England and Wales
Where it was in the public interest to determine the lawfulness of licences granted to animal researchers and the NGO challenging the licences was prepared to cap costs, the Court granted a Protective Costs Order (PCO) capping costs recoverable.
The British Union for the Abolition for Vivisection is an anti-vivisection body which sought to challenge terms of licences granted to animal researchers by Cambridge University. They applied for a PCO to cap any costs order made in connection with the proceedings (whether adverse or favourable) to £20,000.
The High Court made a PCO capped at £40,000.
The requirement in R (on the application of Cornerhouse Research) –v- the Secretary of State for Trade and Industry  EWCA Civ 192 that PCOs should only be made in exceptional circumstances was not a separate principle to be satisfied but rather an umbrella principle. The applicant for a PCO was not required to show that failure in litigation would be financially fatal to them. The issues were of general public importance, the public interest required their resolution and BUAV had no private interest in the outcome. Additionally, the Court seemed impressed that the Applicants were willing to limit any potential claim for costs in the event of success.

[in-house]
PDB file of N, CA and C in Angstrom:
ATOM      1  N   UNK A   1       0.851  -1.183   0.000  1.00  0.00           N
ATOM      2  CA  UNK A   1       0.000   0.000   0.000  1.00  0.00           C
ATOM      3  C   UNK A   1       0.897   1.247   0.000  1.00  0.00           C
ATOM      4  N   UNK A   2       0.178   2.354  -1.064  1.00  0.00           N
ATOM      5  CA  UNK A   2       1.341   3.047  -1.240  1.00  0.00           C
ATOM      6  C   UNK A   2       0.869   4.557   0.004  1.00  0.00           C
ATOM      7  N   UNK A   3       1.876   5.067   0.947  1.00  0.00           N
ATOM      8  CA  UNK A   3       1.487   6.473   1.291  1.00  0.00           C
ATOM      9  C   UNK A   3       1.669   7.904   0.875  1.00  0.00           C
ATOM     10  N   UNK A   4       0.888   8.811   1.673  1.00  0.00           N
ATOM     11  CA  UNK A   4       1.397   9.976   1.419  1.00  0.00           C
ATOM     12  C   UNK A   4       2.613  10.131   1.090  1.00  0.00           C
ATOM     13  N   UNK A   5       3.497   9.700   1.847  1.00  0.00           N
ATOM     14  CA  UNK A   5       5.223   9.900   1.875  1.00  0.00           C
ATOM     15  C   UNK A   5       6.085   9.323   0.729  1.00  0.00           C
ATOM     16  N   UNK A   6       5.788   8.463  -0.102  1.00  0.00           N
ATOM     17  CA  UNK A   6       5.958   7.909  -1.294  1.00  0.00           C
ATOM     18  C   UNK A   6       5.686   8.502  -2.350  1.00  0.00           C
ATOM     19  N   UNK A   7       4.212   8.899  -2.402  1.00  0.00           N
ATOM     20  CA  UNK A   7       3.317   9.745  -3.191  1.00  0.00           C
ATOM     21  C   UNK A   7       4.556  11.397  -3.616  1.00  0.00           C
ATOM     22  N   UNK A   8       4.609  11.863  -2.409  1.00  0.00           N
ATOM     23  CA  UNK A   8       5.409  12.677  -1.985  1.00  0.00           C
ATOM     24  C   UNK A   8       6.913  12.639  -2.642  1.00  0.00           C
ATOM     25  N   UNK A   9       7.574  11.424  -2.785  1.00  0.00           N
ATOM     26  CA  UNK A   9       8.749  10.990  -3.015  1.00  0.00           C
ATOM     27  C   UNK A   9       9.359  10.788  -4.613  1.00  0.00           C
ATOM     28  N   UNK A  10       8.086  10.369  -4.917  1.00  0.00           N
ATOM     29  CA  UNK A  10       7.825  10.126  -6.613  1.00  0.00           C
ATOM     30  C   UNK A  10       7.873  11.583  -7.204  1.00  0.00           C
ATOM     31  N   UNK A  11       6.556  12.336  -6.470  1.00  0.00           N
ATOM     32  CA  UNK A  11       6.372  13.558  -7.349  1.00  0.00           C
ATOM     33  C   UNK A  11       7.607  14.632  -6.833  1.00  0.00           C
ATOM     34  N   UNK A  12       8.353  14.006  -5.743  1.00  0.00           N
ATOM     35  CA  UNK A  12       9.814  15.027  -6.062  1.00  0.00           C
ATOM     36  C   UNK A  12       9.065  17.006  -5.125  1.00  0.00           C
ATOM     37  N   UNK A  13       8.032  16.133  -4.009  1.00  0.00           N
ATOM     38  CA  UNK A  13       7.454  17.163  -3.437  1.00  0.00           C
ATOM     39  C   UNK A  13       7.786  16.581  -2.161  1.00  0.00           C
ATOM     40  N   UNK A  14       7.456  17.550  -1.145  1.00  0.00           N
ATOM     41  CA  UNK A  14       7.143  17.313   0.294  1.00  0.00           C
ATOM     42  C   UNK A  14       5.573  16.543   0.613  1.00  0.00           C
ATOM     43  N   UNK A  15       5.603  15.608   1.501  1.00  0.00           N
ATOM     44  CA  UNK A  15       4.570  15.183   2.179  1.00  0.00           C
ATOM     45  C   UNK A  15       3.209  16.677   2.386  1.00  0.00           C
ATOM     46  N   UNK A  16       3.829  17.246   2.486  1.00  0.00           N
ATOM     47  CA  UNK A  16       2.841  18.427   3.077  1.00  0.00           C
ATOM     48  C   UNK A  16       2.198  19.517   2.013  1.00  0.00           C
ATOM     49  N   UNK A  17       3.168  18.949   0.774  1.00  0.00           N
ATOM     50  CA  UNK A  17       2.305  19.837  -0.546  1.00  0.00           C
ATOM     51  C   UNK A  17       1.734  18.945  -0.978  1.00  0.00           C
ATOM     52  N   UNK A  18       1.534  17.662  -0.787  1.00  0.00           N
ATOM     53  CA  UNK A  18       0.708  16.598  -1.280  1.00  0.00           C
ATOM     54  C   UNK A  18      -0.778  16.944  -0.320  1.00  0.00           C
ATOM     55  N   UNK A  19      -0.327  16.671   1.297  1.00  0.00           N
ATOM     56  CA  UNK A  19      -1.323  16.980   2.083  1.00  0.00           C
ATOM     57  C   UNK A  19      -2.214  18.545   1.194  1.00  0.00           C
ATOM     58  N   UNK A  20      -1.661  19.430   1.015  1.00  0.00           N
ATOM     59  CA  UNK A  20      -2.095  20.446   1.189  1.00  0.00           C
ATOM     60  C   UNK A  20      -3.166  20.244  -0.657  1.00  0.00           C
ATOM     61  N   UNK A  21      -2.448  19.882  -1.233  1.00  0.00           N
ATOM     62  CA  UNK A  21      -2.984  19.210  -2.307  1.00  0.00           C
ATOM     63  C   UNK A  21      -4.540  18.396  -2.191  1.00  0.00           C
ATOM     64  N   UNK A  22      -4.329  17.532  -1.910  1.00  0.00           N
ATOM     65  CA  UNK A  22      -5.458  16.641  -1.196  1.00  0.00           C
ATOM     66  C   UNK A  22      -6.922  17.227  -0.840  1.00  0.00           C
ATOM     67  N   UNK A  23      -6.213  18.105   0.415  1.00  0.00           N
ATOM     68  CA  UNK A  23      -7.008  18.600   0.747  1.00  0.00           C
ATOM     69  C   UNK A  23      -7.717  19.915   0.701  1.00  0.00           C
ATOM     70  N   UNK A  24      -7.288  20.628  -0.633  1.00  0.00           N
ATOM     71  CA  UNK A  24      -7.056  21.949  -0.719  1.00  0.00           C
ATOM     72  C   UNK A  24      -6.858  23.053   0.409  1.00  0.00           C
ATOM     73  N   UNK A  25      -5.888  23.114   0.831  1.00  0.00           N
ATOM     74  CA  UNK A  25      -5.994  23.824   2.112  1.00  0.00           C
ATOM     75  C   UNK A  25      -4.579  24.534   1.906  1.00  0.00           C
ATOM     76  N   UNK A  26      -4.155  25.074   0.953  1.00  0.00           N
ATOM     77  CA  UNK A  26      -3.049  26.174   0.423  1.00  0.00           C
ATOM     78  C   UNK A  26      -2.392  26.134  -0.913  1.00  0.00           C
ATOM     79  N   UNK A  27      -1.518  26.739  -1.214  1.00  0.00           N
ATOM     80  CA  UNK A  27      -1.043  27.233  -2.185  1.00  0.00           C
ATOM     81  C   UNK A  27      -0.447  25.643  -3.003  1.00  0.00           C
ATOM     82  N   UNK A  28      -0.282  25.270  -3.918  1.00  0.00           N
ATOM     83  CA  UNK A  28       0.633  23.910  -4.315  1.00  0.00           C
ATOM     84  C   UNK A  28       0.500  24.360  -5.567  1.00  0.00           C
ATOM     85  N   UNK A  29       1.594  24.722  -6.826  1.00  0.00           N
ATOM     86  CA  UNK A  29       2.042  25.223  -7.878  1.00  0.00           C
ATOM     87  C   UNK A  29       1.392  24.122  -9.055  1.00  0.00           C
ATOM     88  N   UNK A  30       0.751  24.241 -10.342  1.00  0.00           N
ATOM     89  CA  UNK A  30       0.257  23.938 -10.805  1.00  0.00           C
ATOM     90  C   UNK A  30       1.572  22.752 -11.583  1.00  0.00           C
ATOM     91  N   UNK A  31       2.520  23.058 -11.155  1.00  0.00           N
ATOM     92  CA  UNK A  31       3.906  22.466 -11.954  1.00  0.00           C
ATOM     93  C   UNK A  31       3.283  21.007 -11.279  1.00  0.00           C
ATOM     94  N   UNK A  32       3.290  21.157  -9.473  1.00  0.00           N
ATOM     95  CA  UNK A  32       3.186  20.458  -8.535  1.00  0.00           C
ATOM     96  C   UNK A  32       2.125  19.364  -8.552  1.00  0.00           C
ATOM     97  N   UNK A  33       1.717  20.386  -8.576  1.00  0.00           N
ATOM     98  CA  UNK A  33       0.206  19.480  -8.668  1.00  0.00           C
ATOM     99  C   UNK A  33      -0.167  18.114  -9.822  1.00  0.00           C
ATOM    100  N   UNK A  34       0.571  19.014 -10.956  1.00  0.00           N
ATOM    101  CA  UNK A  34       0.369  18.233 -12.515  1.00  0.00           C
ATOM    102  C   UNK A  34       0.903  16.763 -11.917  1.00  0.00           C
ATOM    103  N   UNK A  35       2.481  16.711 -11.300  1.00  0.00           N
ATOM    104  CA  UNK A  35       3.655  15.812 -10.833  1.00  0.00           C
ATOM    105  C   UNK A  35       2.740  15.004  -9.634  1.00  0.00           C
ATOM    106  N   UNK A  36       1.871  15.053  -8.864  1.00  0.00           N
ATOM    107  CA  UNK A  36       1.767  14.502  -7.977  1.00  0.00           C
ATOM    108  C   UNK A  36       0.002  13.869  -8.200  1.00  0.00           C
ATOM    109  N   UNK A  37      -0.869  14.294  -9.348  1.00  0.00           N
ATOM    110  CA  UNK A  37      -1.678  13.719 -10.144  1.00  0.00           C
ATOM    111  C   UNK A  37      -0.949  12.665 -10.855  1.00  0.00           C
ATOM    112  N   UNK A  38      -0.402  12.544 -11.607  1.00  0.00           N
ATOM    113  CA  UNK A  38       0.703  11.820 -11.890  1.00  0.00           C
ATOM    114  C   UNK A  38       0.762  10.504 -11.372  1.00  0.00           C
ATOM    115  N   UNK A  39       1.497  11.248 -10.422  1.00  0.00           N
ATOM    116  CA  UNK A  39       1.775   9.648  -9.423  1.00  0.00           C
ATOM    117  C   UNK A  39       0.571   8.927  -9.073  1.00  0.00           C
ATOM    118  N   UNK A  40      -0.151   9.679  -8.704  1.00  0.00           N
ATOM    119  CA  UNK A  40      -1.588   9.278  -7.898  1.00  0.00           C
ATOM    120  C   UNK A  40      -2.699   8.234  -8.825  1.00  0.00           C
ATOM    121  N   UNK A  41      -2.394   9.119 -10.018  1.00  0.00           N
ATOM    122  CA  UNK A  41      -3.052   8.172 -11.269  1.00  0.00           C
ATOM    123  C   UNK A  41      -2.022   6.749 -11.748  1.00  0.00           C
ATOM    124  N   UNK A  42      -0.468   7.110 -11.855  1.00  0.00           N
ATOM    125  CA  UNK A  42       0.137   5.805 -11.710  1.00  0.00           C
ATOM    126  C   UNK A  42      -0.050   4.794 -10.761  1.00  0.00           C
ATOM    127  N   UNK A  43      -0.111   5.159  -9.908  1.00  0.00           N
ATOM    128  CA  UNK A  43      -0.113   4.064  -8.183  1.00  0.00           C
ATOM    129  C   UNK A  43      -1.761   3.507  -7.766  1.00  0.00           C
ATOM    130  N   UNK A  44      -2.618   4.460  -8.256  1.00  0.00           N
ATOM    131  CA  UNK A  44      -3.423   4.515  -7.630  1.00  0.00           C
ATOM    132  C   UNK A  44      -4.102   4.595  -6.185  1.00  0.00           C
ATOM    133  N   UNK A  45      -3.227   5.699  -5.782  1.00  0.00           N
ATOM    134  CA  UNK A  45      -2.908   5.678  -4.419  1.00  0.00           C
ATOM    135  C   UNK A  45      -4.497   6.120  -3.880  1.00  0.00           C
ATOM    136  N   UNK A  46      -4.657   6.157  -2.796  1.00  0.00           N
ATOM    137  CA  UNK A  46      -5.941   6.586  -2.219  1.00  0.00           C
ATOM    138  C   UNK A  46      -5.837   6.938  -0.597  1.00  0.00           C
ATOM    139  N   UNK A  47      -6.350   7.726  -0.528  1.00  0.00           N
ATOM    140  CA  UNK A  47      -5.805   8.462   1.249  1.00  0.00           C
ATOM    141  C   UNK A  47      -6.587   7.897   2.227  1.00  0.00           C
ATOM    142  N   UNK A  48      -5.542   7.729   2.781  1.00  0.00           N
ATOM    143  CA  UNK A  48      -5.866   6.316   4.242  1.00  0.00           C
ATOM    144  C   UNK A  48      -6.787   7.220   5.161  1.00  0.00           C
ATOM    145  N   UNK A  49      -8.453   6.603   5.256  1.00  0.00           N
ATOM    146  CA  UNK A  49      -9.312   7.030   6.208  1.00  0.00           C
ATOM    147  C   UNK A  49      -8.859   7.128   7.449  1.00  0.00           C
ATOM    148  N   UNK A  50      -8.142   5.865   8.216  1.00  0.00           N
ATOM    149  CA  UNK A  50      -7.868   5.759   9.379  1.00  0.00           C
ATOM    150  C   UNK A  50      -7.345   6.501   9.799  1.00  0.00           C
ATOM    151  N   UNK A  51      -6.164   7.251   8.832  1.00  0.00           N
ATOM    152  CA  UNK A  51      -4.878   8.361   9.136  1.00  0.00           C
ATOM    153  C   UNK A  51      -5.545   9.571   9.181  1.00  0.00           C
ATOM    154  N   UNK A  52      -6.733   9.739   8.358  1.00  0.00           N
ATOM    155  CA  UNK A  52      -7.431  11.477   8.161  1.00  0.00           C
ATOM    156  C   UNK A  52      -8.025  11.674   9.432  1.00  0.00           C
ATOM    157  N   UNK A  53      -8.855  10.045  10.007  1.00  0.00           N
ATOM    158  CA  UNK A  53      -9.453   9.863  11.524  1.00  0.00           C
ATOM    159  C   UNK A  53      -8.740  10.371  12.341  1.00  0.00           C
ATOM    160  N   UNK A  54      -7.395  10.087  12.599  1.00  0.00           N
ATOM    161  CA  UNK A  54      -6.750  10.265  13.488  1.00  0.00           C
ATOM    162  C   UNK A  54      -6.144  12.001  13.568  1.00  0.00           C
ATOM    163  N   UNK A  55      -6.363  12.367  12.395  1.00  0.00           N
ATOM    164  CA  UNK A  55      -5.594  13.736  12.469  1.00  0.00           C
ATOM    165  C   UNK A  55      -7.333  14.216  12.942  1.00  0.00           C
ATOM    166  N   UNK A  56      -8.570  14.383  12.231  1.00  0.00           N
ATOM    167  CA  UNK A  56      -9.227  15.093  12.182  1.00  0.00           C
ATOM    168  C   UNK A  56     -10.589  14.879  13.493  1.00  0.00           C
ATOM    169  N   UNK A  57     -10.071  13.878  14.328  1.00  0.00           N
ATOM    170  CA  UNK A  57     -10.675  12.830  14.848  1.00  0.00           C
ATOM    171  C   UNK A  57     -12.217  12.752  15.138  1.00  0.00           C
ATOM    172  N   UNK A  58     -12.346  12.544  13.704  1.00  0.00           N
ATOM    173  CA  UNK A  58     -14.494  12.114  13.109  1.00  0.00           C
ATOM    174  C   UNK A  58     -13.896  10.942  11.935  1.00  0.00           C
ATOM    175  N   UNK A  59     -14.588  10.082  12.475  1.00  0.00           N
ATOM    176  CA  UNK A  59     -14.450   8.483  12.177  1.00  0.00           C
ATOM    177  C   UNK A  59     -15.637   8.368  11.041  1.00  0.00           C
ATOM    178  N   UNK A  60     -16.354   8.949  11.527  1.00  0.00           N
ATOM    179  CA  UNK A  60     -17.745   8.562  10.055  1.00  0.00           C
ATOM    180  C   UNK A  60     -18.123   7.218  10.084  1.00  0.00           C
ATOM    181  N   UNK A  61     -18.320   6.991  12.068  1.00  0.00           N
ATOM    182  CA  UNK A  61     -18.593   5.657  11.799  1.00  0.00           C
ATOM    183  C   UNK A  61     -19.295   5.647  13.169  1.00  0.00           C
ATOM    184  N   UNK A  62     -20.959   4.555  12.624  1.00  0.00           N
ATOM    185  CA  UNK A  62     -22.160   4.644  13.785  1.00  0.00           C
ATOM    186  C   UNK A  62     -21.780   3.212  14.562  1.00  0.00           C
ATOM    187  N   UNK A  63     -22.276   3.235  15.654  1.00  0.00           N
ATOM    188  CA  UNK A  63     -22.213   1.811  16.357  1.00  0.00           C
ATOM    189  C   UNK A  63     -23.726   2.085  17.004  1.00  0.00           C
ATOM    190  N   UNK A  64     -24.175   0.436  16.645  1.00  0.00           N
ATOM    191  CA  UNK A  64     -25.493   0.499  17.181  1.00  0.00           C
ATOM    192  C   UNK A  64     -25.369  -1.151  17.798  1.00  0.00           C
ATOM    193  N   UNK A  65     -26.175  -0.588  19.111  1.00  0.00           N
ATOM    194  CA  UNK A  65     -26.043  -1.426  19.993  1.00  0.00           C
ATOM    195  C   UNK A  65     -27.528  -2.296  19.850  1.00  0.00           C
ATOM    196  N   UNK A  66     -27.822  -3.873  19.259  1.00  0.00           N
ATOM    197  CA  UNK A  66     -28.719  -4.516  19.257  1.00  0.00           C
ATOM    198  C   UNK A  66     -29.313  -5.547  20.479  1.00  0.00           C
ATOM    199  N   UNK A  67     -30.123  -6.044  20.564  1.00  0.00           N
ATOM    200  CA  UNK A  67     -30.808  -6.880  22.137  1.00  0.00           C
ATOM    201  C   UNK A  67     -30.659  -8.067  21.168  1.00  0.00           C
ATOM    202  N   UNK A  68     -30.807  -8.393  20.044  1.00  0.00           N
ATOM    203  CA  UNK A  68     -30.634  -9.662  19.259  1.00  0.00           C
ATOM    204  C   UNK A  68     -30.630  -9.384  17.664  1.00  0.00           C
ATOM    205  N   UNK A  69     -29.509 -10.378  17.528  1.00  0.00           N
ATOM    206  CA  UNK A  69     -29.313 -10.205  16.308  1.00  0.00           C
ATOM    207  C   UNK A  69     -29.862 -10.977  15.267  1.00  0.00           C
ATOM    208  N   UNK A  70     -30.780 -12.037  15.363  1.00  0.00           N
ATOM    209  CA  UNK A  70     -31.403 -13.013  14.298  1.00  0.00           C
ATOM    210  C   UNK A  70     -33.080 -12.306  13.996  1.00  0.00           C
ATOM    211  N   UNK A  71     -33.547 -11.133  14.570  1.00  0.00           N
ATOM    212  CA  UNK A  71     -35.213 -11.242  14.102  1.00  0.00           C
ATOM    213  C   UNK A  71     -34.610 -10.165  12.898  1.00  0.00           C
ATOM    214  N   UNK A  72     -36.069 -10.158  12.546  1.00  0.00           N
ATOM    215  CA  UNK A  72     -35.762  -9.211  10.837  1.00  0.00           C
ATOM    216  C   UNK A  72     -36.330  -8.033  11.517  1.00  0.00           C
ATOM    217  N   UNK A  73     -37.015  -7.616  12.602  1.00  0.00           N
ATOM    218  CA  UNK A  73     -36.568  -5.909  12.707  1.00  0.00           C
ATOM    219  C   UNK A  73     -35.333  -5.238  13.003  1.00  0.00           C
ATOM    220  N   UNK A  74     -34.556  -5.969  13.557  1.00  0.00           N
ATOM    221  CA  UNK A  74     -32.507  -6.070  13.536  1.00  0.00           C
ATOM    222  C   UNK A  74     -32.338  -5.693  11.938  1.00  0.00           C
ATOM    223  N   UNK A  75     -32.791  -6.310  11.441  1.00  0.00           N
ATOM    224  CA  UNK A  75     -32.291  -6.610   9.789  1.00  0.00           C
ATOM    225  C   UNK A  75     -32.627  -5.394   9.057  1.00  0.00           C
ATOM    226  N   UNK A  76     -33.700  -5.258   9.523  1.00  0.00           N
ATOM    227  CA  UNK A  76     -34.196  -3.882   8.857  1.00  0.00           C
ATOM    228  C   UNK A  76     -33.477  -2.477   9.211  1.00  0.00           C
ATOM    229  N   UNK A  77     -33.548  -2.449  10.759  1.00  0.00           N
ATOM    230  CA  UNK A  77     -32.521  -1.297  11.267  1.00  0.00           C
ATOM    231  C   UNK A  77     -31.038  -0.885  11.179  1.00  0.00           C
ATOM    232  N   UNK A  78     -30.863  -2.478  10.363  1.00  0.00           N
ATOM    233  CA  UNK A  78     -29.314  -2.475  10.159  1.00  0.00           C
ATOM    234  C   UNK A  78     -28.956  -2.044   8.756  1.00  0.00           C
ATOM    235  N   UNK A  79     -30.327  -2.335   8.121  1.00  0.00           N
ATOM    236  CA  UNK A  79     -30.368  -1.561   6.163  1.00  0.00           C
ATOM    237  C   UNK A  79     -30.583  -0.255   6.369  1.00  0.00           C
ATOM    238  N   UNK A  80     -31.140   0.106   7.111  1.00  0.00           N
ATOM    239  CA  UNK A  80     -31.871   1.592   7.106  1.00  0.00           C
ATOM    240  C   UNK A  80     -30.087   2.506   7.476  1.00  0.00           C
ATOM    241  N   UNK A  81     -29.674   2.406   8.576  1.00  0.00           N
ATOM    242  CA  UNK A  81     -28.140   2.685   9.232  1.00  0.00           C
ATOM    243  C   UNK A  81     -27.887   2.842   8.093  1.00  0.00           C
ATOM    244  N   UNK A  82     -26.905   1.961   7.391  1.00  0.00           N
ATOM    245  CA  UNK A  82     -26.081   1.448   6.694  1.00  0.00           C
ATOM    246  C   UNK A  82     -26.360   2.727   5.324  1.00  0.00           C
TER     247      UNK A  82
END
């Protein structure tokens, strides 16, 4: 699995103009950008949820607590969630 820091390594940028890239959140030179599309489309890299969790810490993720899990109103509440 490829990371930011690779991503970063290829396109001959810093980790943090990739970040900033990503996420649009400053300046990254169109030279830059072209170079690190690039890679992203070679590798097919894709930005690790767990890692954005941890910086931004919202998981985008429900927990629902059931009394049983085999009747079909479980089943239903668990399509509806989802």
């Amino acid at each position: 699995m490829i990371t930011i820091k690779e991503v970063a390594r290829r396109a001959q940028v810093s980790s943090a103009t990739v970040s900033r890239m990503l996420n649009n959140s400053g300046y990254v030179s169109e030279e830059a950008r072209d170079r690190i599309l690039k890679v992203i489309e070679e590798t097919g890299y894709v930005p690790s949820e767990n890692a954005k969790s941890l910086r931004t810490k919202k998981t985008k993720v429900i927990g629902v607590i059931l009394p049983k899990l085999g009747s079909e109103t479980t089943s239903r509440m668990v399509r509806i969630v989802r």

Points of note
This case is especially useful for its findings that “exceptionality” is not a discrete requirement and that the financial resources criterion does not extend to a requirement to show that an unsuccessful outcome would be financially fatal.